Facial Rash in an Elderly Woman

Family Practice Recertification, August 2014, Volume 32, Issue 8

This 70-year-old woman was referred for this waxing and waning erythematous facial rash of two years duration. She has tried topical metronidazole and clindamycin without improvement. Her past medical history is significant for hypertension and hypothyroidism, otherwise she is in good health and a review of systems is negative except for the itching facial rash.

This 70-year-old woman was referred for this waxing and waning erythematous facial rash of two years duration. She has tried topical metronidazole and clindamycin without improvement. Her past medical history is significant for hypertension and hypothyroidism, otherwise she is in good health and a review of systems is negative except for the itching facial rash.

What is your diagnosis?

a) Lupus Erythematosus

b) Methicillin-resistant staph aureus infection (MRSA)c) Sarcoidosisd) Polymorphous light eruption (PMLE)

e) Rosacea

Diagnosis

Rosacea has four subtypes, this patient has type 2 (Papulopustular rosacea.) It is characterized by erythematous papules or pustules of the mid-face including the cheeks nose and sometimes the chin and forehead. The etiology is uncertain; it may be inflammatory due to the presence of bacteria or Demodex folliculorum mites.

The erythema is exacerbated by vasodilation that can be caused from heat, exercise, alcohol, spicy foods etc. Rosacea occurs in both men and women, usually after age 30. Type 1 is erythematotelangiectatic, type 3 is phymomatous (as in rhinophyma) and type 4 is granulomatous.[i]

This patient did not respond to topical metronidazole which is appropriate first-line therapy as is topical azelaic acid. She was treated with oral tetracycline 500 mg BID and was clear of lesions at 3 months.

MRSA can present as single or multiple abscesses or ulcerations. Oral drugs of choice for cutaneous MRSA include trimethoprim sulfamethoxazole, clindamycin and doxycycline. The chronicity and waxing/waning nature of this patient's rash point away from an acute bacterial infection.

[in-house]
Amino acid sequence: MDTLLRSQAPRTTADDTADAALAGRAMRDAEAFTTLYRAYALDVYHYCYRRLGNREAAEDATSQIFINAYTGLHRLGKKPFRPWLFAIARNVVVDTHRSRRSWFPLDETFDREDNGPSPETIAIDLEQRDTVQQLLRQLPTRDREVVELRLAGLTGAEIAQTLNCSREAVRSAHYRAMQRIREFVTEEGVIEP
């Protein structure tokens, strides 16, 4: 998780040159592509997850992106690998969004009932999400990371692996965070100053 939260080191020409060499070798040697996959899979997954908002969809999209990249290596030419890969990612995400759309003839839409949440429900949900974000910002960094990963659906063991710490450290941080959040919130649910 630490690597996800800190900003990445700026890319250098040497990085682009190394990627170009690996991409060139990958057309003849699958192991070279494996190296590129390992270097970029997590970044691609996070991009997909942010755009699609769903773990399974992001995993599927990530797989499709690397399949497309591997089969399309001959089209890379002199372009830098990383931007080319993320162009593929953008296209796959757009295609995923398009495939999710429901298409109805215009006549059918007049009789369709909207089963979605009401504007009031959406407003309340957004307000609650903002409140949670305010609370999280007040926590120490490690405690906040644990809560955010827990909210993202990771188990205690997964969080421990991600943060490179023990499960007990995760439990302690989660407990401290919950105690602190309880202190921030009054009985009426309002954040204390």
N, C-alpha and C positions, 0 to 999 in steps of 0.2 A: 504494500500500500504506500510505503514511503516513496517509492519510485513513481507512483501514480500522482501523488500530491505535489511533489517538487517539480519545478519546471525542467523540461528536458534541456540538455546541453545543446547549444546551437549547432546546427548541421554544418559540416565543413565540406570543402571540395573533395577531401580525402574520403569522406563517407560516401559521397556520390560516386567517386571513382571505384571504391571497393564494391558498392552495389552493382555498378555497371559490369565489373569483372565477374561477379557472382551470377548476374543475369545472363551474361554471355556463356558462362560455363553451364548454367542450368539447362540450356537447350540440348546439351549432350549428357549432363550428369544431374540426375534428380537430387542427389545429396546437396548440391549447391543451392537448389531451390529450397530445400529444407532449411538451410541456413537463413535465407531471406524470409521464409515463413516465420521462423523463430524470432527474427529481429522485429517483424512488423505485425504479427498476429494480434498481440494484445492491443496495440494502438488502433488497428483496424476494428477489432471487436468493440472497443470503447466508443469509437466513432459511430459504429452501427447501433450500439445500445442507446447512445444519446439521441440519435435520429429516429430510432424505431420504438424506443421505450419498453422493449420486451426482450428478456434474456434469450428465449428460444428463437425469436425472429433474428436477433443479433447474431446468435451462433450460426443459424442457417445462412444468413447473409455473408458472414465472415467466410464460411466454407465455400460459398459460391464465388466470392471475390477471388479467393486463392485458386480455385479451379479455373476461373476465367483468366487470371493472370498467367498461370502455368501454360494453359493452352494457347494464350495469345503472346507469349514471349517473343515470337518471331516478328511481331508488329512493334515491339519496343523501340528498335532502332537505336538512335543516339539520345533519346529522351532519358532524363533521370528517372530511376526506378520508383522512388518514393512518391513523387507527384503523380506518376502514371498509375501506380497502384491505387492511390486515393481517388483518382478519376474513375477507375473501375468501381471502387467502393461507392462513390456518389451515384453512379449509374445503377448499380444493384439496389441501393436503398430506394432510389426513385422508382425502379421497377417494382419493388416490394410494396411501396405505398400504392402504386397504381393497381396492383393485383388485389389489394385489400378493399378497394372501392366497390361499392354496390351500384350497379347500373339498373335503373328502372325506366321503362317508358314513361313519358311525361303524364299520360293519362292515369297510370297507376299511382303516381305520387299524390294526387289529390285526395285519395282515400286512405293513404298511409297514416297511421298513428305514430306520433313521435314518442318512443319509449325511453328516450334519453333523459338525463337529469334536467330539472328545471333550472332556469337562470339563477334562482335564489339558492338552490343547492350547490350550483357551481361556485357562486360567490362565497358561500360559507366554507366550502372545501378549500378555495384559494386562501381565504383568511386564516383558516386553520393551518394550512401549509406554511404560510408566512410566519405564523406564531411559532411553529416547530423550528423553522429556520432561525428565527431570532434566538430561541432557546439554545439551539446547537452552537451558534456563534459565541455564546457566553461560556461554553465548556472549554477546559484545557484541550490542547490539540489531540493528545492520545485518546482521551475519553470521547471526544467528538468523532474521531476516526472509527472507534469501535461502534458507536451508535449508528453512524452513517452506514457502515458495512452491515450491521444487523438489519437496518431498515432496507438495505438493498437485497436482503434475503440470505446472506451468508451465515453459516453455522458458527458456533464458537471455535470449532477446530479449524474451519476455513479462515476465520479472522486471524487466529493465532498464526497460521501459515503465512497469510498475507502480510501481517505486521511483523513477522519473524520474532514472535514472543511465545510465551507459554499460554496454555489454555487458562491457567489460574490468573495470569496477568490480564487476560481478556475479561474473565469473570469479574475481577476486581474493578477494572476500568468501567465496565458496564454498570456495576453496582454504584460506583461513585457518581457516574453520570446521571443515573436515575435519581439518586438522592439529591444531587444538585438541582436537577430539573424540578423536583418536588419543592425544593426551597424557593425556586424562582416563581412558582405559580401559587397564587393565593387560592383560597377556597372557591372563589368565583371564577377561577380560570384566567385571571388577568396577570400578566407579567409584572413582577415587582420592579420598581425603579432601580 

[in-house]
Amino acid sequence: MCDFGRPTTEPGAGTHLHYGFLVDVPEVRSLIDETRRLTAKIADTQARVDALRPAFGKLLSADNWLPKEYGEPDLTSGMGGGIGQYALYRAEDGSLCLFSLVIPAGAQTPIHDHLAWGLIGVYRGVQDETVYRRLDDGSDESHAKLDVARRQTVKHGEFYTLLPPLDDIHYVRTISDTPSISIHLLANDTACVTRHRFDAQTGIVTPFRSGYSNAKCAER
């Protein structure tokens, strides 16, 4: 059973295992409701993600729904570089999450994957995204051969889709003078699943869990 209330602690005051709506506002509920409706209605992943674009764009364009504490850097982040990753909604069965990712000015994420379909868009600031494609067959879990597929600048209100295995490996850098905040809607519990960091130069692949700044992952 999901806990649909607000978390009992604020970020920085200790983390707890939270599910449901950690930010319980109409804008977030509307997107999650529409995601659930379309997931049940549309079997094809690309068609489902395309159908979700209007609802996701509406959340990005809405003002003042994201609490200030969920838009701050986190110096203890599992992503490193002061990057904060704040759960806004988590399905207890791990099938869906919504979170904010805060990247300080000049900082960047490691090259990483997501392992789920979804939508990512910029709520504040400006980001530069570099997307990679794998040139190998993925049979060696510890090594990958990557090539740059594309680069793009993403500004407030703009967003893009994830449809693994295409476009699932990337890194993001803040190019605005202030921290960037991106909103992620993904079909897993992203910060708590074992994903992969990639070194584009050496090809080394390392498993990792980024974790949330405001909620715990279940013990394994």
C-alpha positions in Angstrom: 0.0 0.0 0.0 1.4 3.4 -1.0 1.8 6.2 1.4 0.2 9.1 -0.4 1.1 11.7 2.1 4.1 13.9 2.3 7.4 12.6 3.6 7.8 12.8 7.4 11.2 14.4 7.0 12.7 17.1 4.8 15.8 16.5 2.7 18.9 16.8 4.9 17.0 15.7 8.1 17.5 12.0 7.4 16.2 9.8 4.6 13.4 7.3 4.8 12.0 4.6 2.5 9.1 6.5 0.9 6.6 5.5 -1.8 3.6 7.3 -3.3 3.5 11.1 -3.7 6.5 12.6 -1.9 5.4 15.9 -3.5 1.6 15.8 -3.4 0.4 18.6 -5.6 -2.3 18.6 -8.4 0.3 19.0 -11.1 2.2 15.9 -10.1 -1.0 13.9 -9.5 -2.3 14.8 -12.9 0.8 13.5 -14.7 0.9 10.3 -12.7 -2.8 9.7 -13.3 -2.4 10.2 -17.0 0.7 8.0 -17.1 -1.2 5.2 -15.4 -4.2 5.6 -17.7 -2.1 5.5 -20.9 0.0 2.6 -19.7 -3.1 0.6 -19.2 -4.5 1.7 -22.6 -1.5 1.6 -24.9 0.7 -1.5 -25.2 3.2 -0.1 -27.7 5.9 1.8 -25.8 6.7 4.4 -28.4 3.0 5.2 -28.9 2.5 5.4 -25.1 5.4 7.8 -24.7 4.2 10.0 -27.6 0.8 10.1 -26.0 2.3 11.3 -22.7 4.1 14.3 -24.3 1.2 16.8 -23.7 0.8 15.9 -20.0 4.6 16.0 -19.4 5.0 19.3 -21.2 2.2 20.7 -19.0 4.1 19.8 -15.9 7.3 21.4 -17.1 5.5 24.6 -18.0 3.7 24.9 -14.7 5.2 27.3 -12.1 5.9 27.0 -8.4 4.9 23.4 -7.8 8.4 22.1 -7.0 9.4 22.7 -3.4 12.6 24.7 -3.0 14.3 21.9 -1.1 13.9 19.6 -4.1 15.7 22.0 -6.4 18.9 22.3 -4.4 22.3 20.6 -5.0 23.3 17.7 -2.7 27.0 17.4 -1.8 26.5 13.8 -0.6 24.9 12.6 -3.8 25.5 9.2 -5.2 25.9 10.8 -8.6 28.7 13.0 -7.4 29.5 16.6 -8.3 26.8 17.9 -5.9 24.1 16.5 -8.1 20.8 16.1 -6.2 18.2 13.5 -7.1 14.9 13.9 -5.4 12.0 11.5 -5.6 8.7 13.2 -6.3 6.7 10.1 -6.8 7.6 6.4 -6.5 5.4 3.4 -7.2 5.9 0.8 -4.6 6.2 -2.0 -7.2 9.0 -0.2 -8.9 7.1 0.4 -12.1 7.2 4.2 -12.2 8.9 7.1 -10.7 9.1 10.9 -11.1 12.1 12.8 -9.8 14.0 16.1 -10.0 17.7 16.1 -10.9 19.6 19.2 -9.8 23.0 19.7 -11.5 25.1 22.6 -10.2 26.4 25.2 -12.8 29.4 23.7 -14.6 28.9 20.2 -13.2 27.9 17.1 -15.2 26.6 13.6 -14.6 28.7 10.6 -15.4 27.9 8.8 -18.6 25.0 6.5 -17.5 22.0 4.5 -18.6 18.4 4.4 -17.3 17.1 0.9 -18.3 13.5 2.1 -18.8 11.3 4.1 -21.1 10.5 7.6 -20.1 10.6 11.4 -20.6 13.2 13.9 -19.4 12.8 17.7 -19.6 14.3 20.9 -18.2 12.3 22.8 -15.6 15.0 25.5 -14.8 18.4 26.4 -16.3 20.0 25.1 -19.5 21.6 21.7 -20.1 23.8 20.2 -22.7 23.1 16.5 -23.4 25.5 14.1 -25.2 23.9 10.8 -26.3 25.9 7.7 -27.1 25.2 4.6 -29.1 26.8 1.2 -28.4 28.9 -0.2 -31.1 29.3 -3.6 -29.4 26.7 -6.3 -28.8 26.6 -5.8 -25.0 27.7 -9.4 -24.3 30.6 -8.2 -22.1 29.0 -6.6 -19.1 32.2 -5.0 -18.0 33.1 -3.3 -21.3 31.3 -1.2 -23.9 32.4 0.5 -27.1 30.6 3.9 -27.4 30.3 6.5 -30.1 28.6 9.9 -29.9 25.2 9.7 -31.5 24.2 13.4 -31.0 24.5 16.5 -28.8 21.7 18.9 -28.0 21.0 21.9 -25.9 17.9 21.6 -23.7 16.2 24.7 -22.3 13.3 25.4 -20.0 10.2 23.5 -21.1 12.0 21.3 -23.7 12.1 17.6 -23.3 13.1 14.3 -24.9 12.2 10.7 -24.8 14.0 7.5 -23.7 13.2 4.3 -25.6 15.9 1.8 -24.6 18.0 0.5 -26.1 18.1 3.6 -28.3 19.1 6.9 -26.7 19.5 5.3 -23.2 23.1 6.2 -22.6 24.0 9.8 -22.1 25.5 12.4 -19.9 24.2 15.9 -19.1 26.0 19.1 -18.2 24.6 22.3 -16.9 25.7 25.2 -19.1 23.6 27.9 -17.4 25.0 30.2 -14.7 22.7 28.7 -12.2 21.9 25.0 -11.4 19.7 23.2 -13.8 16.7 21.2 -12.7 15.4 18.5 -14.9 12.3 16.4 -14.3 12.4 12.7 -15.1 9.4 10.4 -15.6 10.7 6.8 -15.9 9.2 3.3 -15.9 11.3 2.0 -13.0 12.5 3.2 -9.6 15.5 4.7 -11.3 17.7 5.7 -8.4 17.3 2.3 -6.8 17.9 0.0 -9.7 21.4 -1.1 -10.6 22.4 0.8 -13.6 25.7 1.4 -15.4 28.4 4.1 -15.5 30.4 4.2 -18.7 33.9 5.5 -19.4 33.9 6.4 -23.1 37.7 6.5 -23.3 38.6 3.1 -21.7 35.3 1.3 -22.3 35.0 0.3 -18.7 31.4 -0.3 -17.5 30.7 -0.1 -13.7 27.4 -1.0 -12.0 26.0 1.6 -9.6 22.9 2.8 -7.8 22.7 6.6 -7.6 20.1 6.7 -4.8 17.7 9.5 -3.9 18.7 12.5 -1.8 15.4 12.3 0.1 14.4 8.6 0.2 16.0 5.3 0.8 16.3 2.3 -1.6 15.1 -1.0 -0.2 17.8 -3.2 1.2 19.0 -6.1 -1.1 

Cutaneous Lupus Erythematosus (CLE) presents as erythematous papules and plaques on sun exposed skin including the face. This patient had a negative anti-nuclear antibody test for lupus. CLE is treated with topical steroids, topical calcineurin inhibitors, or systemic medications as needed.[ii]

Sarcoidosis is a granulomatous disease that can present with a myriad of cutaneous findings. Erythematous papules, plaques or nodules which can occur throughout the body are the most common findings in contrast to this patient's localized facial findings.[iii]

Polymorphous light eruption (PMLE) causes papules, vesicles and plaques with delayed onset in sun exposed areas. This patient does not have the typical pattern or history of onset of rash following episodes of sun exposure.[iv]

References

2014 Jan-Feb;32(1):24-34.

Dermatol Online J. 2014 Jan;5(1):7-13

Dermatol. 2012 May;66(5):699.e1-18

Photomed. 2008 Jun;24(3):155-61.

About the Author

Daniel Stulberg, MD, is a Professor of Family and Community Medicine at the University of New Mexico. After completing his training at the University of Michigan, he worked in private practice in rural Arizona before moving into full-time teaching. Stulberg has published multiple articles and presented at many national conferences regarding skin care and treatment. He continues to practice the full spectrum of family medicine with an emphasis on dermatology and procedures.